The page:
Thai citizens from all walks of life gather together to show their “profound respect” for the monarch who passed away over a year ago, said Thai Ambassador to Korea Sarun Charoensuwan. He added that Bhumibol (Dec. 5, 1927-Oct. 13, 2016) worked tirelessly to uplift Thai people’s lives, particularly those on the bottom rungs of society, after he ascended to the throne in 1946.
“Through thousands of development projects he initiated over his lifetime, his majesty oversaw a period of profound social, economic and developmental transformations across Thailand. He helped the rural people become self-reliant and escape their poverty,” the envoy said in a speech at a reception in Seoul on Friday.
“His majesty developed the philosophy of ‘sufficiency economy,’ which underlines the middle path as an overriding principle of appropriate conduct, moderation and wisdom.”
|Thai Ambassador to Korea Sarun Charoensuwan (Joel Lee/The Korea Herald)|
The philosophy -- prioritizing the pursuit of all national stakeholders’ interests over a long time span -- has been elaborated upon by Thai academics, promoted by the government and applied to over 23,000 villages throughout the country. Bangkok has utilized the philosophy over the last 40 years to overcome various national crises and advance in line with the United Nations’ Sustainable Development Goals, the envoy explained.
Nothing that the late monarch’s birthday also coincides with the UN-designated World Soil Day -- designed to raise awareness on soil’s importance in agriculture, development, nutrition and food security around the world -- Charoensuwan said Thailand remembers Bhumibol’s dedication to national agricultural development and agrarian livelihood as the economy’s backbone.
“With the passing of our late King Bhumibol Adulyadej, Thailand now has His Majesty King Maha Vajiralongkorn Bodindradebayavarangkun, the late king’s son who assumed his throne on Dec. 1 last year,” the diplomat said. “The monarchy will remain an important and inseparable part of our country and people, and continue to serve as an institution keeping them together.”
Turning to relations with Korea, he said “our strong bond was forged through heroic sacrifices of our brave servicemen and women who fought side by side with Korean troops during the Korean War.”
When North Korea invaded the South in 1950 with the aim of communizing it, Thailand was one of 21 countries that responded to the United Nations’ call to send troops to the peninsula. Thailand -- under the reign of King Bhumibol -- was the second after the United States to declare its participation, said Rep. Park Joo-sun, deputy speaker of the National Assembly, in a speech.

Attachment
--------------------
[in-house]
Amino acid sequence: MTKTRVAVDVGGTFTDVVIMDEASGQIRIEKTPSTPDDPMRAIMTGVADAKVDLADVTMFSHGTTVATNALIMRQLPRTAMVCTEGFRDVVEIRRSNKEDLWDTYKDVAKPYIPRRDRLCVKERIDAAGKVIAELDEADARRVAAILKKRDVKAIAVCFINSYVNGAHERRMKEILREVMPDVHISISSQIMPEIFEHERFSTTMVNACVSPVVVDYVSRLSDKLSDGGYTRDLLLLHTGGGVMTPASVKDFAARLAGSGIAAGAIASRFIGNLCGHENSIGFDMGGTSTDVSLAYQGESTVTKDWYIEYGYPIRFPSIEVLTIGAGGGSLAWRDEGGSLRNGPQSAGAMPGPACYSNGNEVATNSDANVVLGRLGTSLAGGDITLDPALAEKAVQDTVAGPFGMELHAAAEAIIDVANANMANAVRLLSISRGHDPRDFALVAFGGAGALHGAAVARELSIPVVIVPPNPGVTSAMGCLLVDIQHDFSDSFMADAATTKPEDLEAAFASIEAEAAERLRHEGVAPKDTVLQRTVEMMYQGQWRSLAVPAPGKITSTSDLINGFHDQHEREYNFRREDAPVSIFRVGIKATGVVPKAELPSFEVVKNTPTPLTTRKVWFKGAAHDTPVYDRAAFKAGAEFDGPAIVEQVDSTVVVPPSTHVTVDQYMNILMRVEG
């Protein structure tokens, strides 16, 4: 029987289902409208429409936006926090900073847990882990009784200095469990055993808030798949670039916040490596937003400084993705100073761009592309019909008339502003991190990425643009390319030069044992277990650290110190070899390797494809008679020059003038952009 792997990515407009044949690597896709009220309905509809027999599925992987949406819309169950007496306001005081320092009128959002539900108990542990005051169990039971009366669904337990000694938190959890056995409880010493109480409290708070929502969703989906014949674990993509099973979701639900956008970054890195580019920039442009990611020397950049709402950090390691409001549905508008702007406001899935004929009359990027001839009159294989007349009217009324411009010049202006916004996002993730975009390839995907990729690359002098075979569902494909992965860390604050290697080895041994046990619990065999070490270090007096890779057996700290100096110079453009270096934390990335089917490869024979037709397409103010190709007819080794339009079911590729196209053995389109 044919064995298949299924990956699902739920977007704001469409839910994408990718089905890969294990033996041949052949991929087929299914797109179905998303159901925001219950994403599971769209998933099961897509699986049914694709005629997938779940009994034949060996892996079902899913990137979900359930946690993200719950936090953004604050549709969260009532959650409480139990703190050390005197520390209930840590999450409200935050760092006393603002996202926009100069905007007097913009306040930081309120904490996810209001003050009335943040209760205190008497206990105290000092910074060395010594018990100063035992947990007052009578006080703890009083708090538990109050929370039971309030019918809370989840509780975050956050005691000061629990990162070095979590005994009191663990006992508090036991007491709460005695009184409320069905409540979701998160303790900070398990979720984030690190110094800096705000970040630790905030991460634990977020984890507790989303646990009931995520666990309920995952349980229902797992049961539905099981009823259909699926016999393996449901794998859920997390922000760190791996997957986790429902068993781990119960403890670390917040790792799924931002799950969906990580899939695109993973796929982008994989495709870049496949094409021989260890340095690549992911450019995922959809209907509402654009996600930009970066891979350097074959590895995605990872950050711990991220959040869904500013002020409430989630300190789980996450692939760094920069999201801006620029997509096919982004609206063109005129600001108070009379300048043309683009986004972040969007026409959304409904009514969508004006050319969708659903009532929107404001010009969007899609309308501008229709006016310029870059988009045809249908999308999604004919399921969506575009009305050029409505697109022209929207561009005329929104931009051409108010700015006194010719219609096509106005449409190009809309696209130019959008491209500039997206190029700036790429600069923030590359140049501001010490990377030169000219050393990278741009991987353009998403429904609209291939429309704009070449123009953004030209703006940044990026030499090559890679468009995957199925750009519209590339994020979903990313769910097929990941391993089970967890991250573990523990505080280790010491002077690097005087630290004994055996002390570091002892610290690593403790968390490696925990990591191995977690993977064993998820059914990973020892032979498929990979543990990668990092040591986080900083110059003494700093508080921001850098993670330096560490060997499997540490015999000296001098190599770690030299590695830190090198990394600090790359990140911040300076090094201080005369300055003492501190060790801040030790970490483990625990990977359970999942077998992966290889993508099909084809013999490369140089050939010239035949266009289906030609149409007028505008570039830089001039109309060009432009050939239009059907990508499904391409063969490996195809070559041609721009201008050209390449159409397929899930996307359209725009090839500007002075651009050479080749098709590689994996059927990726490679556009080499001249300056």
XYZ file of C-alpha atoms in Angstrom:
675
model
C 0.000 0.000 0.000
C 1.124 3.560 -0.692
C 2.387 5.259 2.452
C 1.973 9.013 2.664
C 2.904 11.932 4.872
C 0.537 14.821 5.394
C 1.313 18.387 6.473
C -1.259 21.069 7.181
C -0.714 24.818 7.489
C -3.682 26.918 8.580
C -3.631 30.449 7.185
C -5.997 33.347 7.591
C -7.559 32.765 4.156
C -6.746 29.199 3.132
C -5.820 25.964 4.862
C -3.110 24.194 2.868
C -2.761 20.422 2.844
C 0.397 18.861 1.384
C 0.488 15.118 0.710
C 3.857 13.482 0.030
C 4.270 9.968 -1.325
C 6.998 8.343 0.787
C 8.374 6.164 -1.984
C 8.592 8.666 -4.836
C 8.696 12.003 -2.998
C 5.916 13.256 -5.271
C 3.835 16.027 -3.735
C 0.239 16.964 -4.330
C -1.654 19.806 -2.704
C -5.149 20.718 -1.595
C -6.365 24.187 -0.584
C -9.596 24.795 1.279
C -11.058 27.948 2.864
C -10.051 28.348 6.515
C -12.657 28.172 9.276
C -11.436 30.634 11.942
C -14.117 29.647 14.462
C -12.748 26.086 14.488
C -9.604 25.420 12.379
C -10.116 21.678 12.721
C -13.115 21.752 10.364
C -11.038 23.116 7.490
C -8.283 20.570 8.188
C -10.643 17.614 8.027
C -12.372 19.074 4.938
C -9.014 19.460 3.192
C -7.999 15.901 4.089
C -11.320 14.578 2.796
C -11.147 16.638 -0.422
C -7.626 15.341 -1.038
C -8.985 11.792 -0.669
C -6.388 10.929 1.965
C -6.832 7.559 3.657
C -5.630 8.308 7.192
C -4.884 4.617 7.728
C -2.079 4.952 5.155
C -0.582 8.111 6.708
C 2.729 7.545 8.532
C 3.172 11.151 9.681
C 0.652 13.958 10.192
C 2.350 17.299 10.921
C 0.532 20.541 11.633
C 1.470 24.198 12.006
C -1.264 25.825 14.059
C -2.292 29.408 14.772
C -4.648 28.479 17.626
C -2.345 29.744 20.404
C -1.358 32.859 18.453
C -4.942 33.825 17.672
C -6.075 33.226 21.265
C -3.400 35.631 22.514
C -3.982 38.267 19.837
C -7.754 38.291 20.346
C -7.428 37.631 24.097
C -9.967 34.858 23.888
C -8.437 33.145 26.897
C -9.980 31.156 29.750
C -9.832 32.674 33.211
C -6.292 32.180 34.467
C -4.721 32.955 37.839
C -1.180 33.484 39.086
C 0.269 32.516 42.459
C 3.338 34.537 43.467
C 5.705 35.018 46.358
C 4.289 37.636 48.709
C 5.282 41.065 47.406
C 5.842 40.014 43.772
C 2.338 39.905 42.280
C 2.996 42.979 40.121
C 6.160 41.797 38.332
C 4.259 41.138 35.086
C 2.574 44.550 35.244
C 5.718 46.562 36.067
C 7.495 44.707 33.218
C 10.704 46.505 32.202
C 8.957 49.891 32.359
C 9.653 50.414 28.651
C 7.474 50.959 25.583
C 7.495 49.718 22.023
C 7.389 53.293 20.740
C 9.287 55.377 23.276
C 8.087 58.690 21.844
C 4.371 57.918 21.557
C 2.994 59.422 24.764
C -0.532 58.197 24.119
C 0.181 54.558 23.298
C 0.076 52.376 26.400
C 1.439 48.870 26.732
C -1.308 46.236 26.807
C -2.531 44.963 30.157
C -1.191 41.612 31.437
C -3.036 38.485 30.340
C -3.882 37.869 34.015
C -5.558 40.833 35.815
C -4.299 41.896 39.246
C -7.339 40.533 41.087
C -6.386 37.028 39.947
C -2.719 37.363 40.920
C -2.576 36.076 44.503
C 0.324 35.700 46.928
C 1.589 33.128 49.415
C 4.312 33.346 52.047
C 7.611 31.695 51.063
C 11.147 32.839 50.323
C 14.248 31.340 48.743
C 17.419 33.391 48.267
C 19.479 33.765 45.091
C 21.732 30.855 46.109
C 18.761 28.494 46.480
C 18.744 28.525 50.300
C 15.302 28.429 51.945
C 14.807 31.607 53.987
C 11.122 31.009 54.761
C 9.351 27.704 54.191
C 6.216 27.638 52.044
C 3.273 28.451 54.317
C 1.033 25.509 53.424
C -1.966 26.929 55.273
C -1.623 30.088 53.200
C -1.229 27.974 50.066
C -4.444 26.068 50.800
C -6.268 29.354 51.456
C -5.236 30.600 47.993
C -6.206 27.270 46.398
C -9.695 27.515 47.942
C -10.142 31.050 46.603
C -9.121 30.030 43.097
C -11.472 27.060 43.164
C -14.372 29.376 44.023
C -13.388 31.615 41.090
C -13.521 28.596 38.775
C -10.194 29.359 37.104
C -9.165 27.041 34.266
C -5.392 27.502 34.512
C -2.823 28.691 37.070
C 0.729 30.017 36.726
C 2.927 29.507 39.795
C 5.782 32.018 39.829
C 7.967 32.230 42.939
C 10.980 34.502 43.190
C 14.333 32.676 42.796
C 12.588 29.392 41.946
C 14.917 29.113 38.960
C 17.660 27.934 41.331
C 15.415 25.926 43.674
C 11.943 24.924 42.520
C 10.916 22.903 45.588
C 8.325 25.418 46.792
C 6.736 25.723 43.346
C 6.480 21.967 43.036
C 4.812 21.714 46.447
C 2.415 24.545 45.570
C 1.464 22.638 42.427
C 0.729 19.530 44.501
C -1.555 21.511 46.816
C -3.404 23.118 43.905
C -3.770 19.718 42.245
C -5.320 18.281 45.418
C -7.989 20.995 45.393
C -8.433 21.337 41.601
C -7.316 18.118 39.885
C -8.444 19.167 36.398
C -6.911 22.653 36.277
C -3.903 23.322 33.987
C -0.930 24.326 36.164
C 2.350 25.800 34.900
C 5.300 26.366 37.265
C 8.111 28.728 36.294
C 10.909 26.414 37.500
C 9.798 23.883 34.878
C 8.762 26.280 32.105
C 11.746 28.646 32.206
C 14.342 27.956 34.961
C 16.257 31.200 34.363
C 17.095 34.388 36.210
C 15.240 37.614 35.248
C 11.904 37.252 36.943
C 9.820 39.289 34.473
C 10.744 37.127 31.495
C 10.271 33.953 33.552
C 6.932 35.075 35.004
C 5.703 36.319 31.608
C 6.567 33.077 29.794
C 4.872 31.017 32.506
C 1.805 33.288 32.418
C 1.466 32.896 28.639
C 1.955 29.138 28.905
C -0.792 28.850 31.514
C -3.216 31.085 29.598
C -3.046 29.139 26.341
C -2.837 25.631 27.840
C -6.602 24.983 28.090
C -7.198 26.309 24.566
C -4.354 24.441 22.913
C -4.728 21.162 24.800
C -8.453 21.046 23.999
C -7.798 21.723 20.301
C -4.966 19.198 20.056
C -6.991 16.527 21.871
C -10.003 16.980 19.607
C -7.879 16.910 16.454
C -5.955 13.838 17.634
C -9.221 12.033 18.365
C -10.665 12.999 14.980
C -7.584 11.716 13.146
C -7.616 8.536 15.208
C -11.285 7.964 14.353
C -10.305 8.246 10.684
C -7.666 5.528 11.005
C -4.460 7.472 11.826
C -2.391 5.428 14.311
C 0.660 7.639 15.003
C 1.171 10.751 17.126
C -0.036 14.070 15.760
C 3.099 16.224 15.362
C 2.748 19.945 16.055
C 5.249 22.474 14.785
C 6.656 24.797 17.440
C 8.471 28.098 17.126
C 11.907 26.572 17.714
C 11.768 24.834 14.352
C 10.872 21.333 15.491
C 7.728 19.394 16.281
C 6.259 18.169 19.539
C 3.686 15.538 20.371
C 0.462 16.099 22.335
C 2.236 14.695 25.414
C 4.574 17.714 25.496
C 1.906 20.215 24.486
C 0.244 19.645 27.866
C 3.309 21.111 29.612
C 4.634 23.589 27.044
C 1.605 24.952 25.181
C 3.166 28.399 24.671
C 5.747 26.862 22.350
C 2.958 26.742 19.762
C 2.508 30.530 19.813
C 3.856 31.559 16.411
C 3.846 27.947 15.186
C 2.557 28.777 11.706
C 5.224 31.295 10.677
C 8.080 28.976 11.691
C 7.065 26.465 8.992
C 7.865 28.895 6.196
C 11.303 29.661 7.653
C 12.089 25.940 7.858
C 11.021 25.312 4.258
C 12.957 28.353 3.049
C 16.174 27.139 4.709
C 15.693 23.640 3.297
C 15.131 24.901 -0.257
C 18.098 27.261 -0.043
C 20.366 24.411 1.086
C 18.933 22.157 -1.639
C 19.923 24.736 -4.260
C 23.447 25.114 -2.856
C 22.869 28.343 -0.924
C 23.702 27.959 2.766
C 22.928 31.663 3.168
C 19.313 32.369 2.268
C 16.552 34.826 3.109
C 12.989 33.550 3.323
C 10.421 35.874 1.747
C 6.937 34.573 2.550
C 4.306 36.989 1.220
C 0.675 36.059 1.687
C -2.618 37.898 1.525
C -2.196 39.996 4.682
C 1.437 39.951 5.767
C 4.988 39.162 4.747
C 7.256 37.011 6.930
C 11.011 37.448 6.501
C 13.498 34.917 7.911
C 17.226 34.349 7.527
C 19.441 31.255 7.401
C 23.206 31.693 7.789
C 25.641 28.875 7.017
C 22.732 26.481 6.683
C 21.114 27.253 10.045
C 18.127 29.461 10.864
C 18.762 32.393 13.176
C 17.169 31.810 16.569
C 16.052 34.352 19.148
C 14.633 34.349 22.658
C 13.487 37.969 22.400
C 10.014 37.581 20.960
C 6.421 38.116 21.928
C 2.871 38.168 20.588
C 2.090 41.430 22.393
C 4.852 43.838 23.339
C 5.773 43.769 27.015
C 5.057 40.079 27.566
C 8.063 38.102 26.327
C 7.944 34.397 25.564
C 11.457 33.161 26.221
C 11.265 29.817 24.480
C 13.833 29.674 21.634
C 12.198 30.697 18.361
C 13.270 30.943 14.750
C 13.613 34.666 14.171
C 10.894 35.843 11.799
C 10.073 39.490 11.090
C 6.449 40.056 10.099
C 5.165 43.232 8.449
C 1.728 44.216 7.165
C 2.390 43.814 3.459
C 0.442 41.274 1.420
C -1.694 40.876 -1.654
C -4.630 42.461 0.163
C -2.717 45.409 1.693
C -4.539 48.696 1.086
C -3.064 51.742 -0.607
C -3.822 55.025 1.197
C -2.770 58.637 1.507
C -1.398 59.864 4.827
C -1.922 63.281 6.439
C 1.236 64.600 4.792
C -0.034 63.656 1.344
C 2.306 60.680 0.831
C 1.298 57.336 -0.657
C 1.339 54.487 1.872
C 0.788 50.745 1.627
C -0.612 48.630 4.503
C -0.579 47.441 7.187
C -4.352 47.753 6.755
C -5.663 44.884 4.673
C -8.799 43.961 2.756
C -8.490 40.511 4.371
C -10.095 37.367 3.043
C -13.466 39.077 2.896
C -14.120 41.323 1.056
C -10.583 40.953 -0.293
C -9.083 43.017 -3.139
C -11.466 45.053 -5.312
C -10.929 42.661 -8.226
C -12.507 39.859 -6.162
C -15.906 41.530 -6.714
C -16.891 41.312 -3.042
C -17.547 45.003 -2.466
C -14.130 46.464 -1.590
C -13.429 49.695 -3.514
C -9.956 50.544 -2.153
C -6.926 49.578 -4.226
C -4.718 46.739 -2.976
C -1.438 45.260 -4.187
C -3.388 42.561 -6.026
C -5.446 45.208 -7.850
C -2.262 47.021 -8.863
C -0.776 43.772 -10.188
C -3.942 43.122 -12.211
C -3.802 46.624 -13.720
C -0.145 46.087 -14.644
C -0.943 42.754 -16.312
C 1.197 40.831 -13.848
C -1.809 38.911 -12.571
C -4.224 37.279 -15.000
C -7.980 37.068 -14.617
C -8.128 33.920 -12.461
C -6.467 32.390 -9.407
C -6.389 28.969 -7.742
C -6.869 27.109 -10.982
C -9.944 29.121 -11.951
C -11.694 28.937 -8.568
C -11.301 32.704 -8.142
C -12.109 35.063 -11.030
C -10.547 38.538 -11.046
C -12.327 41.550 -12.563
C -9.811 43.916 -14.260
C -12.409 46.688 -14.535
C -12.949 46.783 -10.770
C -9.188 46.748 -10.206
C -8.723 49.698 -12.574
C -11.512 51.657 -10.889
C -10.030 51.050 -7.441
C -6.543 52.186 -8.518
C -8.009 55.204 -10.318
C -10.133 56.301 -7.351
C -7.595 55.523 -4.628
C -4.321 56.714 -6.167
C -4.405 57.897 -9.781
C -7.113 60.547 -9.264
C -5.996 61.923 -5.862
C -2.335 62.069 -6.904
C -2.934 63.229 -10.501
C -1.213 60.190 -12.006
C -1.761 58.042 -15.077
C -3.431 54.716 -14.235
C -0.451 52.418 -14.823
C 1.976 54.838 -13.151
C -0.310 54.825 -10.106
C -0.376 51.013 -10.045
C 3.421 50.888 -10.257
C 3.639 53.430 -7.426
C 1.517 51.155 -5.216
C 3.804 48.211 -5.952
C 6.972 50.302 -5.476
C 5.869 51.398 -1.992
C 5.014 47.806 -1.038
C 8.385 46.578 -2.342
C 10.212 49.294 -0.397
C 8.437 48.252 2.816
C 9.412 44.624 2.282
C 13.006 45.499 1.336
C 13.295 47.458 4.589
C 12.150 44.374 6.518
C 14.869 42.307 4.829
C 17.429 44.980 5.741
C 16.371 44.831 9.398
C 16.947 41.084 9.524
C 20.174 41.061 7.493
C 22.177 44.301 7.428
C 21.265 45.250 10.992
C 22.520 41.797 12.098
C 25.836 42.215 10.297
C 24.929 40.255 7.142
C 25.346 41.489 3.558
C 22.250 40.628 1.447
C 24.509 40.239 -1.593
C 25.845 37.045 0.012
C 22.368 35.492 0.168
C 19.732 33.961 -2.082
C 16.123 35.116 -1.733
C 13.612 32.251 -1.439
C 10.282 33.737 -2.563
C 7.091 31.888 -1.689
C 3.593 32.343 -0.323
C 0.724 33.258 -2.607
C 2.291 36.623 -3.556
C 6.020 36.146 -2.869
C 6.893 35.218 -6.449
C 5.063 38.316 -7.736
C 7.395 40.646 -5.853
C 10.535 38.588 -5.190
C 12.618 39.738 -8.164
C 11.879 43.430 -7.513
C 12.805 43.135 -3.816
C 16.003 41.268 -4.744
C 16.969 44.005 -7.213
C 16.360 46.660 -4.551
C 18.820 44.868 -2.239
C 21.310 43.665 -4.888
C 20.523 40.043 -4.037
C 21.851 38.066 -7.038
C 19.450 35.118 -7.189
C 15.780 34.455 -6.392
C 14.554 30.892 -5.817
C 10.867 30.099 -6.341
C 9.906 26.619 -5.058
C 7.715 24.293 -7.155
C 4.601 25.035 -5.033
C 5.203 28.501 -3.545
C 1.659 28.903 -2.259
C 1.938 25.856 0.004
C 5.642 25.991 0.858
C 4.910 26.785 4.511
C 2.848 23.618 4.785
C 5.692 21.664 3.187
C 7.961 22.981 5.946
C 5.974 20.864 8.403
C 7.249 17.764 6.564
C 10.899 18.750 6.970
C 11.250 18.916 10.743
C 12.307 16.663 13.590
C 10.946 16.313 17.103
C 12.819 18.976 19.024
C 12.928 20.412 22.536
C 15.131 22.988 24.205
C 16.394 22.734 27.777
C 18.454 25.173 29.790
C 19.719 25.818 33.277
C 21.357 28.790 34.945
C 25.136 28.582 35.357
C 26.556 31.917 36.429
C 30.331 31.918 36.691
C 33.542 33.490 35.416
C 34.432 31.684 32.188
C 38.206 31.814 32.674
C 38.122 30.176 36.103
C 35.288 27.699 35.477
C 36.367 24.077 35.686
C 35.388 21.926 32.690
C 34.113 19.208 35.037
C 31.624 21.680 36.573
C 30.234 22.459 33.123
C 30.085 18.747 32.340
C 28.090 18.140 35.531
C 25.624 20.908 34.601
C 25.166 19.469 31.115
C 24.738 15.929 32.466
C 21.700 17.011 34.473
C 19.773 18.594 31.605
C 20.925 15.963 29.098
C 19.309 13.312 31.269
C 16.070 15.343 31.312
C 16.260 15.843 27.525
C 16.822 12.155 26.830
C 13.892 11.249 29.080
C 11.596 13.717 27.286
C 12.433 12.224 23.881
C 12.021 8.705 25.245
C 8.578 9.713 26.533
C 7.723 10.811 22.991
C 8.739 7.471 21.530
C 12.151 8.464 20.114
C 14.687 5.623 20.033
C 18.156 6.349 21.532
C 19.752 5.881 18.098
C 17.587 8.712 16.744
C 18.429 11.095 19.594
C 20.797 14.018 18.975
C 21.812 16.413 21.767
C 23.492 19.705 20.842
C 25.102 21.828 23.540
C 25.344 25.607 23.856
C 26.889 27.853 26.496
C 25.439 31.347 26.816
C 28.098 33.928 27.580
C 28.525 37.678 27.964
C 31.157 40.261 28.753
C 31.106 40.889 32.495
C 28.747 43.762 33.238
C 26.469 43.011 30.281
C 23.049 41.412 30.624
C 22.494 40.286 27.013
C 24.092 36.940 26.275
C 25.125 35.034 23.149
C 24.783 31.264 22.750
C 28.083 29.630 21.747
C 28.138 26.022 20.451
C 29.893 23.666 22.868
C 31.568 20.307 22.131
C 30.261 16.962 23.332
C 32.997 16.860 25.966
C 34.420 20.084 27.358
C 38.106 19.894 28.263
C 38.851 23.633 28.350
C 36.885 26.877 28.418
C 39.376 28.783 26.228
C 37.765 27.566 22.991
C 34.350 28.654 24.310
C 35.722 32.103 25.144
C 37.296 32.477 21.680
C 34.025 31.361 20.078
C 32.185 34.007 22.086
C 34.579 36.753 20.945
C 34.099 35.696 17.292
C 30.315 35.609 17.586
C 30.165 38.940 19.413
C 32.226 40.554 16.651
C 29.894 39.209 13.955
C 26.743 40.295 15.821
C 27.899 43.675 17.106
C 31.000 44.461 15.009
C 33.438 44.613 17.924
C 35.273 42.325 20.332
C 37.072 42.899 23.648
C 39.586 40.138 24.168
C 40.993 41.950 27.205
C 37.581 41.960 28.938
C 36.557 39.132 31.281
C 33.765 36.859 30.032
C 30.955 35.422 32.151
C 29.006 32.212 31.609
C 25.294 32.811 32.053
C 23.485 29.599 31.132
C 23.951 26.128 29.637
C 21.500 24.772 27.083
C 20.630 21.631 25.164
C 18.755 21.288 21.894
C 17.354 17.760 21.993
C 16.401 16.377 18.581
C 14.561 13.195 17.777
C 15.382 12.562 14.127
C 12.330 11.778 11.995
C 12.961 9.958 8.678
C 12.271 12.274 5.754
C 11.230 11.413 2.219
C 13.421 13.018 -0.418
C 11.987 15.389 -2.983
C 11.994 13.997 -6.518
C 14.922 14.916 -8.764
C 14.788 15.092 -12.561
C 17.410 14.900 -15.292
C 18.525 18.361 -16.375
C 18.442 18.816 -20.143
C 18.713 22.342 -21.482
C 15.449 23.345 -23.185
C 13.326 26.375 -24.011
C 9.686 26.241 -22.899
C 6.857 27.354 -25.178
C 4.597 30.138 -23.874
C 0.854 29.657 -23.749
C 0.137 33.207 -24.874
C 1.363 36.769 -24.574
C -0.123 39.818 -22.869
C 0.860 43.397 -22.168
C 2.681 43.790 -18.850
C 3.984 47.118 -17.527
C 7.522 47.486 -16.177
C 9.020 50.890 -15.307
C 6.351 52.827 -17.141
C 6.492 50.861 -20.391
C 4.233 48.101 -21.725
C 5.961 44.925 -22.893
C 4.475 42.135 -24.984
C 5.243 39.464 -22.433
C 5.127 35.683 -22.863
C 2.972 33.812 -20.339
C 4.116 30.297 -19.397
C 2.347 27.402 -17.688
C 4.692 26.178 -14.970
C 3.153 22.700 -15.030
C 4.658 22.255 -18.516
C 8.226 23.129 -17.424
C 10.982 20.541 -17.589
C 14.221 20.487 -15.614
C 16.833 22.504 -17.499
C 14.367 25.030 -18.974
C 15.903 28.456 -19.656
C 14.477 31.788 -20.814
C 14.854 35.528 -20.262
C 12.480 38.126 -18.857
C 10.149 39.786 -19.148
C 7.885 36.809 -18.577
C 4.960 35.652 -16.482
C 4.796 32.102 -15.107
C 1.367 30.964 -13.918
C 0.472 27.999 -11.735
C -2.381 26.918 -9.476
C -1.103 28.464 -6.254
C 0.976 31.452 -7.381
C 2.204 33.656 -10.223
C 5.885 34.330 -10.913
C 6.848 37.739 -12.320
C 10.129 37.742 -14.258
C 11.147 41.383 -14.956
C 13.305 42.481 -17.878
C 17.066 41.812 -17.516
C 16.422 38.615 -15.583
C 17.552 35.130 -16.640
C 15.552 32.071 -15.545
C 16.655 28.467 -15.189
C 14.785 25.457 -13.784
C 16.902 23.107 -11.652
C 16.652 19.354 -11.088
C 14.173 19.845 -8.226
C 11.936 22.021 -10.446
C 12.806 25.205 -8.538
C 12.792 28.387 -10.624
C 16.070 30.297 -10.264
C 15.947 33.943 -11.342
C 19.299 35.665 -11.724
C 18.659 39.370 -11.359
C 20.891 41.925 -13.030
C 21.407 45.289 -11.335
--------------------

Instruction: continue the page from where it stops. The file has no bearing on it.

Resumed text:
|Thai Ambassador to Korea Sarun Charoensuwan (left) and Rep. Park Joo-sun (Joel Lee/The Korea Herald)|
“It is my belief that his majesty’s resolution and the noble sacrifices of Thai soldiers served as a foundation on which my country achieved its rapid industrialization and democratization,” Park stressed, adding he attended the late king’s cremation ceremony in Bangkok on Oct. 26 as Korean President Moon Jae-in’s special envoy.
The Royal Thai Expeditionary Forces to Korea, the 21st Combined Regiment, dispatched 11,786 troops to the war, with 136 dying as casualties. They, together with the Royal Thai Navy and Air Force, engaged in major battles that helped determine the fratricidal conflict’s outcome, including the battle of the Pork Chop Hill and Third Battle of Seoul.
“What had started as a military and security cooperation between our countries quickly expanded to encompass all-inclusive ties, eventually maturing into a strategic partnership,” said Charoensuwan. “Thailand will continue its role helping maintain peace and security in the Korean Peninsula by strictly implementing relevant UN Security Council resolutions.”
On the trade side, Korea continues to be one of Thailand’s top trading partners, underscored the ambassador. The bilateral trade turnover reached $10 billion from January through October, a 14 percent on-year uptick. Korea is the sixth-largest foreign investor in Thailand, led by global conglomerates like Samsung, LG and Posco that have plowed vast capital into Thailand’s manufacturing industry.
|Foreign ambassadors at the Father's Day reception organized by the Royal Thai Embassy in Seoul on Dec. 1 (Joel Lee/The Korea Herald)|
Highlighting that Seoul and Bangkok are stepping up collaboration in railway and water management, the envoy said Thailand will progressively contribute to regional integration through various infrastructure, logistics and social connectivity projects.
Bangkok has embarked on a policy of nationwide economic overhaul known as “Thailand 4.0,” aiming at injecting innovation, knowledge, technology and creativity into its economy and escaping the “middle income trap.”
“To realize all this, we hope to learn from Korea’s expertise and best practices in developing its infrastructure, smart cities, and innovative research and development capacities, especially the digital technology, information communications technology, Internet of Things and biotech,” according to the diplomat.
On the tourism front, nearly 1.7 million Koreans are expected to travel to Thailand this year, while nearly 500,000 Thai tourists are forecast to visit Korea.
The two nations will celebrate the 60th anniversary of diplomatic relations next year. President Moon’s pivot toward the Association of Southeast Asian Nations, as envisioned in his “New South Policy,” will give an additional impetus to the prospering two-way ties, underlined Charoensuwan.
By Joel Lee (firstname.lastname@example.org)
|ASEAN ambassadors at the Father's Day reception organized by the Royal Thai Embassy in Seoul on Dec. 1 (Joel Lee/The Korea Herald)|